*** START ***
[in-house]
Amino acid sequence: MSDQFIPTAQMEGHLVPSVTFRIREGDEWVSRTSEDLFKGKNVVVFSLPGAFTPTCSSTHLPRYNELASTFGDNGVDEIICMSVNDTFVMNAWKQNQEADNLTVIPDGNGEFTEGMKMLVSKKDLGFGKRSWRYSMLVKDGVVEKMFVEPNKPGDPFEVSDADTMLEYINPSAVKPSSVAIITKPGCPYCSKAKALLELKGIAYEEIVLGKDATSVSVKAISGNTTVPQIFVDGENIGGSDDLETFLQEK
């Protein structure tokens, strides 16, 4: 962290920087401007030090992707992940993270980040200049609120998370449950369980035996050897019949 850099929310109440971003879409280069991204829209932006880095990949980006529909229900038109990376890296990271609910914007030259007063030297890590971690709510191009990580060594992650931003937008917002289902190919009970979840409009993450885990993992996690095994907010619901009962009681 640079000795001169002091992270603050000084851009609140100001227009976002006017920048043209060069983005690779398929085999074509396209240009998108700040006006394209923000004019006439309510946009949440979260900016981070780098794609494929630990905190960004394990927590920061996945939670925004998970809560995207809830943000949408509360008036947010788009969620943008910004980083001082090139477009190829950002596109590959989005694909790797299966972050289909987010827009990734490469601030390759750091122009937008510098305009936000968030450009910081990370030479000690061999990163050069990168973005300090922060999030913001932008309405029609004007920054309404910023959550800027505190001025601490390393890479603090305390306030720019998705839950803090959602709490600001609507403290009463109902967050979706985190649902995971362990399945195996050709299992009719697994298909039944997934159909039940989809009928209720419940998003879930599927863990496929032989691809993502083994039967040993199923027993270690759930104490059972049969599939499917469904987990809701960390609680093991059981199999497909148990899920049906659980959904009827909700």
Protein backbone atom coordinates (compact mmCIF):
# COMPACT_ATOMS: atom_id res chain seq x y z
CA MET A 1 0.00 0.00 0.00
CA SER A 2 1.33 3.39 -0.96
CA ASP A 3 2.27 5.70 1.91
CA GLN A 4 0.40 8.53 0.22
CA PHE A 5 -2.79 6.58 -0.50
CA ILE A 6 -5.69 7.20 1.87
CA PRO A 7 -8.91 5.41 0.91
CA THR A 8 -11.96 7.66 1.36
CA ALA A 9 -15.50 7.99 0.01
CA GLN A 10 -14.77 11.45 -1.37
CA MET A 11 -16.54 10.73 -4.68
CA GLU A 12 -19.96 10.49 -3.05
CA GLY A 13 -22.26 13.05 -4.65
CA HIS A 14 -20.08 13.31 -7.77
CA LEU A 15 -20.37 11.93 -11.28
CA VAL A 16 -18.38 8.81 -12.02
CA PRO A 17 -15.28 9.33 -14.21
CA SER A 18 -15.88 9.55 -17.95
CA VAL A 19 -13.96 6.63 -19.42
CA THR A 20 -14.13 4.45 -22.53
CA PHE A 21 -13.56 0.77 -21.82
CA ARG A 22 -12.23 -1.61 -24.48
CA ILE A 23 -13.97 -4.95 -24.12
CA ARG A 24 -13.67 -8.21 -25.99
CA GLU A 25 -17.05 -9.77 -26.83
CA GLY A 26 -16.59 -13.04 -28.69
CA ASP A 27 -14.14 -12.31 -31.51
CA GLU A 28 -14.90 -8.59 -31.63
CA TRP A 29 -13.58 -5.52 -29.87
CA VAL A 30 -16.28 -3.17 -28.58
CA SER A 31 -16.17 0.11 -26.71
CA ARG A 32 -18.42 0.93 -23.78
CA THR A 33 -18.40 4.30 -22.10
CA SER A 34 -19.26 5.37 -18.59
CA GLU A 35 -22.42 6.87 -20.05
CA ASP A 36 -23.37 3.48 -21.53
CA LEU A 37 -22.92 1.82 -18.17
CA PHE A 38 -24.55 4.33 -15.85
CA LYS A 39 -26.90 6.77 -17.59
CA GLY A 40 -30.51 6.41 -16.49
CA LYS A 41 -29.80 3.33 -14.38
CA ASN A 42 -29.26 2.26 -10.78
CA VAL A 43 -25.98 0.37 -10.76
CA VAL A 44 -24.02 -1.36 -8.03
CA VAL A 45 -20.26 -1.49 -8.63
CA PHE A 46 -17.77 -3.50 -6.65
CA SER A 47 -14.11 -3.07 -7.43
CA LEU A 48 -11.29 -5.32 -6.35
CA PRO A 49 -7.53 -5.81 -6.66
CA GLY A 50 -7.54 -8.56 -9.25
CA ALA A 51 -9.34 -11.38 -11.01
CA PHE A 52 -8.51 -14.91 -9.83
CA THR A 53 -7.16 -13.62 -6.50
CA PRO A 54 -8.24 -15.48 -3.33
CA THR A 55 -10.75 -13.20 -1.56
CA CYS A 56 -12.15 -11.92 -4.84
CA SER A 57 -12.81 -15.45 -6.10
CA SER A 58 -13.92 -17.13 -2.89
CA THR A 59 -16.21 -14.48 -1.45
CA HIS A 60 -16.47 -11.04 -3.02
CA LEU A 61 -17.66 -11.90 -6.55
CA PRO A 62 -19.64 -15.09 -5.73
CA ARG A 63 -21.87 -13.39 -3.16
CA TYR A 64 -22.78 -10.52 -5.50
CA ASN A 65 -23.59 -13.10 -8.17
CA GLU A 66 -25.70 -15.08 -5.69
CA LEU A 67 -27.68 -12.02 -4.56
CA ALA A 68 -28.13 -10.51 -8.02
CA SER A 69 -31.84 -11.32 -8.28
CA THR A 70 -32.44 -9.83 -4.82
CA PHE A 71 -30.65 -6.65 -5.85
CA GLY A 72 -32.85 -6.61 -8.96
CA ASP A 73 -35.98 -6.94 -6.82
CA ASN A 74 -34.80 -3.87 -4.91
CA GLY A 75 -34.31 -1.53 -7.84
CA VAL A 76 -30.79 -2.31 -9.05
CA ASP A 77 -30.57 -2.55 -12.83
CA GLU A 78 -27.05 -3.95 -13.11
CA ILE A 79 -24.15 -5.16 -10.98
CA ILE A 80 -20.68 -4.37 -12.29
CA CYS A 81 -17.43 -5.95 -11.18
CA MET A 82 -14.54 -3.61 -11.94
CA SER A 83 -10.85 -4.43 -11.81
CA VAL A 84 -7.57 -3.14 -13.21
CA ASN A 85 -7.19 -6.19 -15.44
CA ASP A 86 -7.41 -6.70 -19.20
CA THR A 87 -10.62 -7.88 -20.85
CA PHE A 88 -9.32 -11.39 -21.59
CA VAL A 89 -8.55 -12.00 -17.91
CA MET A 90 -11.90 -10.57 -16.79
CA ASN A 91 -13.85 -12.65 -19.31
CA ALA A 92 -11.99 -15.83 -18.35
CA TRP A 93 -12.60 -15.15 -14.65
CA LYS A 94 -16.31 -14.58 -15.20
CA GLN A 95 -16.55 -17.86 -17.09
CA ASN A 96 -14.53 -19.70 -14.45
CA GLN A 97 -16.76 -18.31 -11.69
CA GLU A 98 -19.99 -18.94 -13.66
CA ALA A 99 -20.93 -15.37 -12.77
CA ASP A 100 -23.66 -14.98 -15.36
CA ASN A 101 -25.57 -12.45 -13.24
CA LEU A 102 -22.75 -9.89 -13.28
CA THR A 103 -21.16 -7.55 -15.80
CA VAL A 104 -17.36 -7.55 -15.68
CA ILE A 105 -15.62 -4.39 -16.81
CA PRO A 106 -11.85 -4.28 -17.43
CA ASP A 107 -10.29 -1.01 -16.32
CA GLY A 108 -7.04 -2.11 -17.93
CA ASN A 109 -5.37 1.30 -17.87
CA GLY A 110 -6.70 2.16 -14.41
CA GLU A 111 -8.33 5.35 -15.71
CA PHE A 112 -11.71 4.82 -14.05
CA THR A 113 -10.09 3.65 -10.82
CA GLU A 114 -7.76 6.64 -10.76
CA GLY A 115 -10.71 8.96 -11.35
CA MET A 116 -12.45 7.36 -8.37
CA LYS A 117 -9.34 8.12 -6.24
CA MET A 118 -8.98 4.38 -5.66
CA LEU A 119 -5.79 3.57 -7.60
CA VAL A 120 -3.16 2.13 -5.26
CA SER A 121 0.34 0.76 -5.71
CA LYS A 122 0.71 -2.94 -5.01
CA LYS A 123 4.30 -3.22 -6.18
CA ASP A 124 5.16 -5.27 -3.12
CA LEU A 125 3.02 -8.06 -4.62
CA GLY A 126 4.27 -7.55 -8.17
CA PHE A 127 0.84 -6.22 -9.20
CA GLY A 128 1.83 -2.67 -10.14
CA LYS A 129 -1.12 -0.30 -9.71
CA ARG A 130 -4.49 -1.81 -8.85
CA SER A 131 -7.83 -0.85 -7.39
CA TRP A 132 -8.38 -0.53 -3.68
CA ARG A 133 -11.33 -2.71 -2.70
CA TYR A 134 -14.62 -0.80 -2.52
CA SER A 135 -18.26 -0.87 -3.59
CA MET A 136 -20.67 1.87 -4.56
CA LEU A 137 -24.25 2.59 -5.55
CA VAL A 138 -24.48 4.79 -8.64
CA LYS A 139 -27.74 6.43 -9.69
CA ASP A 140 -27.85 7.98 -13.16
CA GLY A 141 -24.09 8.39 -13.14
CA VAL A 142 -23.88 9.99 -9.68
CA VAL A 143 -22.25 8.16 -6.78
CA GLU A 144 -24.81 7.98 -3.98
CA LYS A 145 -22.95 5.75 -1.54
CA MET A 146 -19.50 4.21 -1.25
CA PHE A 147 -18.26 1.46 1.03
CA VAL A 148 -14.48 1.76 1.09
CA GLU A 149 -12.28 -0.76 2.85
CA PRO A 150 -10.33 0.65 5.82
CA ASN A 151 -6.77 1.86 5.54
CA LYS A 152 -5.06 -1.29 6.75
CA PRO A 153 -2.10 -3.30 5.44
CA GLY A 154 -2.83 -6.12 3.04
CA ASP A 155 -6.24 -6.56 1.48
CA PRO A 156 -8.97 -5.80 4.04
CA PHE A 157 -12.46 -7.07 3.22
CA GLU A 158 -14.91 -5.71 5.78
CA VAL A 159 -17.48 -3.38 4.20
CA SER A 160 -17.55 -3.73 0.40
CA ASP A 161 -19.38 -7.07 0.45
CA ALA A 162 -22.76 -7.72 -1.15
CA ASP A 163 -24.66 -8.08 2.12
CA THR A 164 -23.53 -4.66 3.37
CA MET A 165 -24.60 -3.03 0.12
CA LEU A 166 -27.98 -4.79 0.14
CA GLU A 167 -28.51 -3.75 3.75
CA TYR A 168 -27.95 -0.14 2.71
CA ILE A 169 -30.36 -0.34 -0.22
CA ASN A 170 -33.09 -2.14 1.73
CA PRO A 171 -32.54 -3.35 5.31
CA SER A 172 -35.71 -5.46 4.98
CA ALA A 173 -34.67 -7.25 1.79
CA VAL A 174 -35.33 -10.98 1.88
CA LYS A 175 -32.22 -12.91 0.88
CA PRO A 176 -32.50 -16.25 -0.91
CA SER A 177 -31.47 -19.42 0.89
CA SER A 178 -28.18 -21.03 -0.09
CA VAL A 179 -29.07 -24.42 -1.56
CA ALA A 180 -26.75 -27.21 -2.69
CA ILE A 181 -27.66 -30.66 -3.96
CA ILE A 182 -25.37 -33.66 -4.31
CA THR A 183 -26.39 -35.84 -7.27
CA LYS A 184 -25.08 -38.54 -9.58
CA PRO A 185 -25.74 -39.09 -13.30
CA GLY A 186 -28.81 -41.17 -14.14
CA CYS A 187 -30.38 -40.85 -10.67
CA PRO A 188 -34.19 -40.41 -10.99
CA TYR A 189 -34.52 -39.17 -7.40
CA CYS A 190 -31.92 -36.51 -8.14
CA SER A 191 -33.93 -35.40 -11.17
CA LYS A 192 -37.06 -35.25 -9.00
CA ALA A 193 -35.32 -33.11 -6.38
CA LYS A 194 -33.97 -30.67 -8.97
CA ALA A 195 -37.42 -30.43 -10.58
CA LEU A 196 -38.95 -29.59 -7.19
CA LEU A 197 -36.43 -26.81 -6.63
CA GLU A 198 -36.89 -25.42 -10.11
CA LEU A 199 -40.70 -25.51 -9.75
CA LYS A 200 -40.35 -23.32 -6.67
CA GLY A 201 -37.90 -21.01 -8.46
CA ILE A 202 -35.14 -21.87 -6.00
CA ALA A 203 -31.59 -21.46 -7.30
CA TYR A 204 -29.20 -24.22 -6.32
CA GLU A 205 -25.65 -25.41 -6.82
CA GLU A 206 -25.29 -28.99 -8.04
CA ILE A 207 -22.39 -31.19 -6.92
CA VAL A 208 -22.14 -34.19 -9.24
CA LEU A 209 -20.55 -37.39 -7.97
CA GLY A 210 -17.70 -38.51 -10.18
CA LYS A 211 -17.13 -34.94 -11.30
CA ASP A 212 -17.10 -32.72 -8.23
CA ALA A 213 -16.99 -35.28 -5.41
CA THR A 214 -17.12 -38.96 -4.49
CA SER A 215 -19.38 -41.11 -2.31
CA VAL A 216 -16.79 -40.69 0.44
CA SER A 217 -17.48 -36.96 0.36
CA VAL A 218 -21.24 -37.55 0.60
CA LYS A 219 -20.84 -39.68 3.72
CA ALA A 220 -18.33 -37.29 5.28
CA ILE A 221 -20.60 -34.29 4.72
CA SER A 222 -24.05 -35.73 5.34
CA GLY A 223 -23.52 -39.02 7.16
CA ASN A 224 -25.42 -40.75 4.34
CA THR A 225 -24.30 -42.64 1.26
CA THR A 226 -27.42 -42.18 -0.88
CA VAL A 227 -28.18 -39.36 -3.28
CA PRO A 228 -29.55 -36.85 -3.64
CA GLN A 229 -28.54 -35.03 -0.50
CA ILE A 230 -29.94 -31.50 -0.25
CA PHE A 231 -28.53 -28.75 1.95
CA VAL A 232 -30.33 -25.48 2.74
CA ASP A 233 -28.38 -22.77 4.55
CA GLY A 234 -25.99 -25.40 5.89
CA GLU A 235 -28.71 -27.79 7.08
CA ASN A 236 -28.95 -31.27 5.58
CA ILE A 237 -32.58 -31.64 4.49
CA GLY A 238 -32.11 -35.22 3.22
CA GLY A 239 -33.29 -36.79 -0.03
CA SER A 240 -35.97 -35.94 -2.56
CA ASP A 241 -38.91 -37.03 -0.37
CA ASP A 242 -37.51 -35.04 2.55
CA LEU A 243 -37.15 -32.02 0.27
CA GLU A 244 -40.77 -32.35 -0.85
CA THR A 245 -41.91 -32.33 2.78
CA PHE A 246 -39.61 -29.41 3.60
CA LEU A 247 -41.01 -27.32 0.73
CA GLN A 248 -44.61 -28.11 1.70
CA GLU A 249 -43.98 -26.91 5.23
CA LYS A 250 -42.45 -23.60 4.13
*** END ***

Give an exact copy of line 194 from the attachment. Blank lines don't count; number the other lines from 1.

CA TYR A 189 -34.52 -39.17 -7.40